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Oil tax debate shifts

Posted: Thursday, July 27, 2006

A new phrase is being heard in the corridors and committee rooms of the Alaska Capitol this week.

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Gross versus net.

That is, should oil companies pay taxes based on the amount of oil and gas they produce in Alaska or based on their net profits?

Or, more simply, should a company's operating and capital costs be taken into account when the state taxes them?

That's the focus of debate as the Legislature tries for the third time this year to rewrite Alaska's production taxes.

It's a tough issue because lawmakers are trying to come up with a formula that will raise taxes but also encourage companies to spend more money to develop new oil and gas fields. Too high a tax, and companies won't want to spend their money in Alaska - and the state's oil production will continue to drop.

"It's incumbent upon us not to kill the goose that lays the golden eggs," said Rep. Jim Holm, R-Fairbanks.

Gov. Frank Murkowski introduced for the third time this year a bill that he says strikes that balance: a flat tax of 20 percent on companies' Alaska profits and tax credits to give oil companies the incentive to invest more of their money on developing wells and fields.

That plan has been repeatedly rejected by the Legislature as being too generous to the oil companies. The House and Senate raised the 20 percent tax rate, inserted a sliding scale that would increase the tax even more at high oil prices, but then twice failed to agree on what the final rates should be.

This time, a growing number of legislators are questioning not the tax rate, but the entire structure of the governor's net-profits tax proposal.

They say a gross production tax would be less complicated and easier to audit. If a big oil company's tax is based on their costs, they say, those companies will be inclined to manipulate those costs to their benefit.

The state's largest producers, BP PLC, Exxon Mobil Corp. and ConocoPhillips, could also use the system of oil credits to subsidize building gas fields such as Point Thomson, they say.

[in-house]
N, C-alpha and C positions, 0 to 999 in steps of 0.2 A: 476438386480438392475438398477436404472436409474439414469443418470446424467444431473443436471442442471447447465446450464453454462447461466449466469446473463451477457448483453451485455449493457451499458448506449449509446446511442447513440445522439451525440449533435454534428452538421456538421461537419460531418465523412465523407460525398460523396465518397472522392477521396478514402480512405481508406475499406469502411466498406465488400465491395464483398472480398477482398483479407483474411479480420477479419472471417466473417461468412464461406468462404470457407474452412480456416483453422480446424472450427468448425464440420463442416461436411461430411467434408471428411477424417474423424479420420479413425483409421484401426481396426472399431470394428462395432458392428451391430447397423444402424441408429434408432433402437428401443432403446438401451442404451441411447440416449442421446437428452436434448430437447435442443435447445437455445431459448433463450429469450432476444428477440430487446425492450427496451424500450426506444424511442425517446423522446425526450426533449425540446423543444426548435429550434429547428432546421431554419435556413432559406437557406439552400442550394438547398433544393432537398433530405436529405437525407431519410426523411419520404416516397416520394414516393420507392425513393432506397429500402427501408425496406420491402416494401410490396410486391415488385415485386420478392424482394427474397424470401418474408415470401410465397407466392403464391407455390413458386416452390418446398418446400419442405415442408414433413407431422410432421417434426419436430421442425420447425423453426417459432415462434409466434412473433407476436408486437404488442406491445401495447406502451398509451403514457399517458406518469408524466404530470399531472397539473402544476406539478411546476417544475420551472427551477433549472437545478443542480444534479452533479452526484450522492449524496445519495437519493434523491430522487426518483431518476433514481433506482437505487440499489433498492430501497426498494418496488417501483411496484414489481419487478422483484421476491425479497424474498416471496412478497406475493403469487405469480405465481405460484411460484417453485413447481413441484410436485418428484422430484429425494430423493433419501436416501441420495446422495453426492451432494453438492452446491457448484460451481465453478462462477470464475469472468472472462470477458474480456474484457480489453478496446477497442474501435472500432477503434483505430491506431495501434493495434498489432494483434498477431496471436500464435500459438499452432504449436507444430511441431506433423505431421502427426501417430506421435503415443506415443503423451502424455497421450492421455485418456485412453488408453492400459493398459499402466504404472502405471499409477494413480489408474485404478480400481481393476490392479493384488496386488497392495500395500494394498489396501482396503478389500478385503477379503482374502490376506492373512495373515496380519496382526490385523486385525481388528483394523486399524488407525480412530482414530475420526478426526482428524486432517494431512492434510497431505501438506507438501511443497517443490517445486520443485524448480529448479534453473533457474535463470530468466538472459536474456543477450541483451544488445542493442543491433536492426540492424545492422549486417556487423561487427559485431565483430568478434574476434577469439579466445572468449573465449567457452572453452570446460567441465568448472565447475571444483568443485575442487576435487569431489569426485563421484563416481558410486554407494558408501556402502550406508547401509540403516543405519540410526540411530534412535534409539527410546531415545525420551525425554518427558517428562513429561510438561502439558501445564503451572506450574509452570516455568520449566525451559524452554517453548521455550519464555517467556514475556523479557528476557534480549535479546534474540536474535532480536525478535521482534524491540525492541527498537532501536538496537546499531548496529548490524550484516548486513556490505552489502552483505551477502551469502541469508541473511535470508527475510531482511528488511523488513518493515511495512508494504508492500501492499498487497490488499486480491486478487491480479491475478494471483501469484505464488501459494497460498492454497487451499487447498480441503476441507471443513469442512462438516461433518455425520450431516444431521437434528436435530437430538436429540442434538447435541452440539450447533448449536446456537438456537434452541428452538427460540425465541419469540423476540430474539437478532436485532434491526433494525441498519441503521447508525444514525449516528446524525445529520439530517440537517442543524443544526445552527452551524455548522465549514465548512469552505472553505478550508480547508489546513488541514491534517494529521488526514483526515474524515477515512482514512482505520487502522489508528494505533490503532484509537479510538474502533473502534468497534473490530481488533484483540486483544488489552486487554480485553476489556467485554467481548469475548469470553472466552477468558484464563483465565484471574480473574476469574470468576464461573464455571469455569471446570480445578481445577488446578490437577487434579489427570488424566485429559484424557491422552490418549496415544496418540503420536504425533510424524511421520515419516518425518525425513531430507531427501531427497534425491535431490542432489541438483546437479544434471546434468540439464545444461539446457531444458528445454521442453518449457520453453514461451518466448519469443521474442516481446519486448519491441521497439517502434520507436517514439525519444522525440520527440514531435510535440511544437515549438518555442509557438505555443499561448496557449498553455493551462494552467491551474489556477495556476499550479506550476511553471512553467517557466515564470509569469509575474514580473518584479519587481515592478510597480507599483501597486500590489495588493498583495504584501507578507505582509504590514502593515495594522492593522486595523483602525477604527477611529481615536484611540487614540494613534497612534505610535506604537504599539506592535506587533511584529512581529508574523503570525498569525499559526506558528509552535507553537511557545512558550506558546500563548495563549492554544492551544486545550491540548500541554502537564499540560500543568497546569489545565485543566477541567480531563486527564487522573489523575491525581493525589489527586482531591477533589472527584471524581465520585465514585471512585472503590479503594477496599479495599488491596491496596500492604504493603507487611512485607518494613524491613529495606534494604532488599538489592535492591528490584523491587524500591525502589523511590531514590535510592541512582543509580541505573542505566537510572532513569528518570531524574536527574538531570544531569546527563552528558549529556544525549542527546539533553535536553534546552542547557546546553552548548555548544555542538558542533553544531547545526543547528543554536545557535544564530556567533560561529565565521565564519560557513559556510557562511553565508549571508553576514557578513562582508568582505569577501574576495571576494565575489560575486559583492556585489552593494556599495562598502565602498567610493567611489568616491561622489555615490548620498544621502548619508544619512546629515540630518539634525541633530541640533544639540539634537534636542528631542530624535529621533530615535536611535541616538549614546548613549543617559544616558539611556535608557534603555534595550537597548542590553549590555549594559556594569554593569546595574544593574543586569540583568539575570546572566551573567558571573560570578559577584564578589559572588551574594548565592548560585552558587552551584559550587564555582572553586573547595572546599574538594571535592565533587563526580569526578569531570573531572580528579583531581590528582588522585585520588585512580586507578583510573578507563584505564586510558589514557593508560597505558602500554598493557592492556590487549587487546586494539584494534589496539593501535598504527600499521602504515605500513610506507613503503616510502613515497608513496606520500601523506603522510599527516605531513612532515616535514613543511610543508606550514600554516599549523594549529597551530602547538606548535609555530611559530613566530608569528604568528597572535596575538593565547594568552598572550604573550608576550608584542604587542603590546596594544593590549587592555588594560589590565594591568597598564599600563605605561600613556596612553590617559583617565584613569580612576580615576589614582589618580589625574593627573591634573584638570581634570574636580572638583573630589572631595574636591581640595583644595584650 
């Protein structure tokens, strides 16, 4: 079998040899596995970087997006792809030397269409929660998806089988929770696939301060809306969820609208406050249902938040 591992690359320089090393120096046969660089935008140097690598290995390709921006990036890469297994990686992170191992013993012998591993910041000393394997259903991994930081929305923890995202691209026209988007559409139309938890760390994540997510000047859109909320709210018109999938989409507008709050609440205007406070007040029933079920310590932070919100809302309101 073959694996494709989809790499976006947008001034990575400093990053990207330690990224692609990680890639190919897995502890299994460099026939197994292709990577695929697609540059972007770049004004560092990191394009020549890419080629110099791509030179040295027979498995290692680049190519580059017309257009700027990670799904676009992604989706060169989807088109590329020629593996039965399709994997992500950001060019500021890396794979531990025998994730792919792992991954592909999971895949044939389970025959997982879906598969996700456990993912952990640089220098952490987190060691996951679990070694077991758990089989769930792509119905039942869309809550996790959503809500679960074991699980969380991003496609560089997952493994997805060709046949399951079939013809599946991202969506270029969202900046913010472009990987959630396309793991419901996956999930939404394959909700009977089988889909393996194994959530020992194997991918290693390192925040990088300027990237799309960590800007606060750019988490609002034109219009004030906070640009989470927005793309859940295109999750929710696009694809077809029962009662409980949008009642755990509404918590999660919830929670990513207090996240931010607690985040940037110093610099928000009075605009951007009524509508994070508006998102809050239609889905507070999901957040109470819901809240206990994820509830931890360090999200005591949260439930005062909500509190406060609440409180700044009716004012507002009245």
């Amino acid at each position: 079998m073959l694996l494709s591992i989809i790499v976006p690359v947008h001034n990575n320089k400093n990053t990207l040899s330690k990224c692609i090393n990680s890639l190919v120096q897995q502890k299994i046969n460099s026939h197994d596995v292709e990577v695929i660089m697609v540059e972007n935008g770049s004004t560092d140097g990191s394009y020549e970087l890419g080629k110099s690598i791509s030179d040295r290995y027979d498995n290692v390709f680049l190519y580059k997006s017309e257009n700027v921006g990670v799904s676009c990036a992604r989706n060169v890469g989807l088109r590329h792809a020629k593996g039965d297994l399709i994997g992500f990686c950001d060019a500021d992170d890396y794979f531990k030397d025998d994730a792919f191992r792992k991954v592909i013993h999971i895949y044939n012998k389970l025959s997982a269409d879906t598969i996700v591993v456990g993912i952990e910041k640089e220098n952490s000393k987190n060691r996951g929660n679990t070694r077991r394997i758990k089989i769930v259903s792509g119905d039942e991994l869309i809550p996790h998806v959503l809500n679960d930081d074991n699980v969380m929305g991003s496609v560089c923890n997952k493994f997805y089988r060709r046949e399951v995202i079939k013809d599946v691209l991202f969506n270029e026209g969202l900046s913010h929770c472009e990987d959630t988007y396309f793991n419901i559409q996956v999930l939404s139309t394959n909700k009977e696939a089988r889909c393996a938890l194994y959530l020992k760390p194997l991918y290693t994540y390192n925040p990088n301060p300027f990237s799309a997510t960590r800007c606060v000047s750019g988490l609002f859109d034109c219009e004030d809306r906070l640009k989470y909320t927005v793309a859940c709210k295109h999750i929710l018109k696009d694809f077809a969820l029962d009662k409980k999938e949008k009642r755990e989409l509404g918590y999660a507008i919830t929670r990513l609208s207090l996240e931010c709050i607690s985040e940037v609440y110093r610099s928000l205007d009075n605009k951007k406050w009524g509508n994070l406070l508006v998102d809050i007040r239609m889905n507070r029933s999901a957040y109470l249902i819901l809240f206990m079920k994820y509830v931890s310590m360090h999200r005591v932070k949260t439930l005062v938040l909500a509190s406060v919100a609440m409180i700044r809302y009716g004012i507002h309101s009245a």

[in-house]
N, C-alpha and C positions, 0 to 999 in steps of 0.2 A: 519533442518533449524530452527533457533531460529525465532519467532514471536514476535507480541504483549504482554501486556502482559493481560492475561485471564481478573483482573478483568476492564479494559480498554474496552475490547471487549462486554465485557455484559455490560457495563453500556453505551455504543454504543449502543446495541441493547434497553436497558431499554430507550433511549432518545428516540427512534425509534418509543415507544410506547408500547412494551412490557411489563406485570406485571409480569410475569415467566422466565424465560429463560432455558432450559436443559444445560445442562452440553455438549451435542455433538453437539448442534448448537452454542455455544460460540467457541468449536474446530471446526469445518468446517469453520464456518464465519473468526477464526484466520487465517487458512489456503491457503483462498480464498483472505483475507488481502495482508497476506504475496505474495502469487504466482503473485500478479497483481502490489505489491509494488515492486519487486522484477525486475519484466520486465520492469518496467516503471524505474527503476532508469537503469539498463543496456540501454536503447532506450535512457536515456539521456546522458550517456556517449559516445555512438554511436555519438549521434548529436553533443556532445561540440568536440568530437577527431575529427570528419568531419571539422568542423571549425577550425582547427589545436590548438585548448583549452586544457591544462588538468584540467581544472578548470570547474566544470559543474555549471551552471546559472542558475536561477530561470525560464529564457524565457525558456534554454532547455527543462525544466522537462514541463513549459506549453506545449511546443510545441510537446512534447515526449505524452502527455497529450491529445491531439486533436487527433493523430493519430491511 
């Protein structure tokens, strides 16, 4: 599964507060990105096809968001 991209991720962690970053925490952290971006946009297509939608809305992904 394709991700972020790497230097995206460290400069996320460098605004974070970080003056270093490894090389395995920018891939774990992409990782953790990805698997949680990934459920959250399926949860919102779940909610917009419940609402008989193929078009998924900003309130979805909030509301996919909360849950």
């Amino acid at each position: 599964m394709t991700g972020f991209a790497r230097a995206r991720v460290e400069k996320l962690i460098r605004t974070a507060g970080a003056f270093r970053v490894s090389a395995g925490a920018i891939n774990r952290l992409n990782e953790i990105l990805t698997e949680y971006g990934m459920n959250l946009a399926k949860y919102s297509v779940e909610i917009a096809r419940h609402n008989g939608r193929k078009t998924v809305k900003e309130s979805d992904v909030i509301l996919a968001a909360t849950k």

"I don't have a lot of confidence that Exxon and Conoco and BP are going to report profits the way I think they should be reported," said Rep. Les Gara, D-Anchorage.

Gara, Sen. Tom Wagoner, R-Kenai, and Rep. Eric Croft, D-Anchorage, all have proposals to tax companies' gross oil production instead of their profits.

Gara, who presented his plan to the House Finance Committee on Wednesday, wants to impose a minimum tax of 5 percent tax of the value of the oil produced in all the fields in Alaska. The three fields that now pay above 5 percent would keep their existing tax rates.

The rates would increase as the price of oil rises above $20 per barrel and decrease when the price drops below $16 per barrel.

Gara said besides increasing revenue to the state, his plan also would encourage investment in three ways. First, his bill includes provisions to give independent producers better access to the North Slope. Second, oil companies would be able to appeal for tax relief if they provide proof of need. And finally, they would be eligible for exploration tax credits.

Wagoner plans to unveil his proposal Thursday, and the House Finance Committee will hear Croft's bill the same day.

Legislators are split, and it goes beyond party lines. House Speaker John Harris, R-Valdez, and Wagoner support a gross production tax, joining Gara and other Democrats who have been calling for such a plan the past two legislative sessions.

Others, including some Democrats, say the fear of cost manipulation is overstated if the state is adequately prepared to audit the oil companies.

"I think I'm not as paranoid as I initially started out being, about being gamed, if we do the kinds of things we need to do and we how staff up for this," said Rep. Reggie Joule, D-Kotzebue.

The "gross versus net" debate has turned into quite a struggle, and there are just about two weeks left in the special session to come up with a solution, said Rep. Mike Kelly, R-Fairbanks.

"We've got to get 32 yeses to get something out of here," Kelly said, speaking of the 21 votes in the House and 11 votes in the Senate needed to pass a bill.

There is yet another proposal in the works that many lawmakers quietly say could be the compromise that passes the Legislature. The proposal by Reps. Mike Hawker and Ralph Samuels, both R-Anchorage, would determine the companies' tax rates by the amount they invest in the state.

The details of the measure are still being worked out, Hawker said, but they hope to introduce it this week.

"The question is, does it (cover) all the areas where various perspectives in the Legislature agree and strike a sufficient balance in the areas we don't agree, to get the 21 and 11 votes we need to get it passed?" Hawker said.

No legislator claims to know with certainty which approach will actually slow the 6 percent annual decline of North Slope oil production. Or whether any action the Legislature takes will cause major oil companies to spend more money in the state.

"We are just a small portion of big companies' portfolios," Holm said.



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